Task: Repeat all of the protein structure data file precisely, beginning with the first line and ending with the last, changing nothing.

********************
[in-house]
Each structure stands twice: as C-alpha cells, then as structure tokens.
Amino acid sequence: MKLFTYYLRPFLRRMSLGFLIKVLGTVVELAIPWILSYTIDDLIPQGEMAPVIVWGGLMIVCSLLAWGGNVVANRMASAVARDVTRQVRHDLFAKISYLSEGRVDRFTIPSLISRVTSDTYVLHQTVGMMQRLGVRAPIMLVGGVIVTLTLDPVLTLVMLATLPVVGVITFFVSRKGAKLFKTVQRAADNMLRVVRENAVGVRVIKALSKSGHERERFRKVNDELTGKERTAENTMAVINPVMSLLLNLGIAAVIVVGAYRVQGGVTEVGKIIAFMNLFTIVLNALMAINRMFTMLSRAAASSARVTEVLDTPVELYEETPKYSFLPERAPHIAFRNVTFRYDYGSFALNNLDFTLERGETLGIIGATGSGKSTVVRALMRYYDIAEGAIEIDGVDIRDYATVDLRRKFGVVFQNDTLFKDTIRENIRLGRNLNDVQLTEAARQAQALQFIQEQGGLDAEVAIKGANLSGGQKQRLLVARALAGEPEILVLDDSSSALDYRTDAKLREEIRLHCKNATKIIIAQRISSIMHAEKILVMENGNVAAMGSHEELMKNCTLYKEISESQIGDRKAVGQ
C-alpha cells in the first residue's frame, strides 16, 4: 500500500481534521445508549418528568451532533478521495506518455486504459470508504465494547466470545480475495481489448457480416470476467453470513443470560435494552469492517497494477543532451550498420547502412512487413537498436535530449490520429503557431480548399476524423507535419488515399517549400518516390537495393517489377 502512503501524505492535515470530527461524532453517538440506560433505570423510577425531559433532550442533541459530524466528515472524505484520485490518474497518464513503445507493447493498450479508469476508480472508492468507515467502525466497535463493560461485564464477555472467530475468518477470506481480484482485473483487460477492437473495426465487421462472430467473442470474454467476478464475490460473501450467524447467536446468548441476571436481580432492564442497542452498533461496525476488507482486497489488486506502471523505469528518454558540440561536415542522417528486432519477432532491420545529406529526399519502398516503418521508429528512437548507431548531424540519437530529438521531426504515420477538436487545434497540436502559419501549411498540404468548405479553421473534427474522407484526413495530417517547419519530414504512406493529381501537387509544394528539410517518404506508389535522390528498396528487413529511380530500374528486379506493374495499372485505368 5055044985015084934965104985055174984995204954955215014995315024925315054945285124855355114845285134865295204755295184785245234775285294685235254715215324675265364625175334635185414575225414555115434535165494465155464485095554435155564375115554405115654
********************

[in-house]
Each structure stands twice: as C-alpha cells, then as structure tokens.
Amino acid sequence: MKLFTYYLRPFLRRMSLGFLIKVLGTVVELAIPWILSYTIDDLIPQGEMAPVIVWGGLMIVCSLLAWGGNVVANRMASAVARDVTRQVRHDLFAKISYLSEGRVDRFTIPSLISRVTSDTYVLHQTVGMMQRLGVRAPIMLVGGVIVTLTLDPVLTLVMLATLPVVGVITFFVSRKGAKLFKTVQRAADNMLRVVRENAVGVRVIKALSKSGHERERFRKVNDELTGKERTAENTMAVINPVMSLLLNLGIAAVIVVGAYRVQGGVTEVGKIIAFMNLFTIVLNALMAINRMFTMLSRAAASSARVTEVLDTPVELYEETPKYSFLPERAPHIAFRNVTFRYDYGSFALNNLDFTLERGETLGIIGATGSGKSTVVRALMRYYDIAEGAIEIDGVDIRDYATVDLRRKFGVVFQNDTLFKDTIRENIRLGRNLNDVQLTEAARQAQALQFIQEQGGLDAEVAIKGANLSGGQKQRLLVARALAGEPEILVLDDSSSALDYRTDAKLREEIRLHCKNATKIIIAQRISSIMHAEKILVMENGNVAAMGSHEELMKNCTLYKEISESQIGDRKAVGQ
C-alpha cells in the first residue's frame, strides 16, 4: 500500500481534521445508549418528568451532533478521495506518455486504459470508504465494547466470545480475495481489448457480416470476467453470513443470560435494552469492517497494477543532451550498420547502412512487413537498436535530449490520429503557431480548399476524423507535419488515399517549400518516390537495393517489377 502512503501524505492535515470530527461524532453517538440506560433505570423510577425531559433532550442533541459530524466528515472524505484520485490518474497518464513503445507493447493498450479508469476508480472508492468507515467502525466497535463493560461485564464477555472467530475468518477470506481480484482485473483487460477492437473495426465487421462472430467473442470474454467476478464475490460473501450467524447467536446468548441476571436481580432492564442497542452498533461496525476488507482486497489488486506502471523505469528518454558540440561536415542522417528486432519477432532491420545529406529526399519502398516503418521508429528512437548507431548531424540519437530529438521531426504515420477538436487545434497540436502559419501549411498540404468548405479553421473534427474522407484526413495530417517547419519530414504512406493529381501537387509544394528539410517518404506508389535522390528498396528487413529511380530500374528486379506493374495499372485505368 5055044985015084934965104985055174984995204954955215014995315024925315054945285124855355114845285134865295204755295184785245234775285294685235254715215324675265364625175334635185414575225414555115434535165494465155464485095554435155564375115554405115654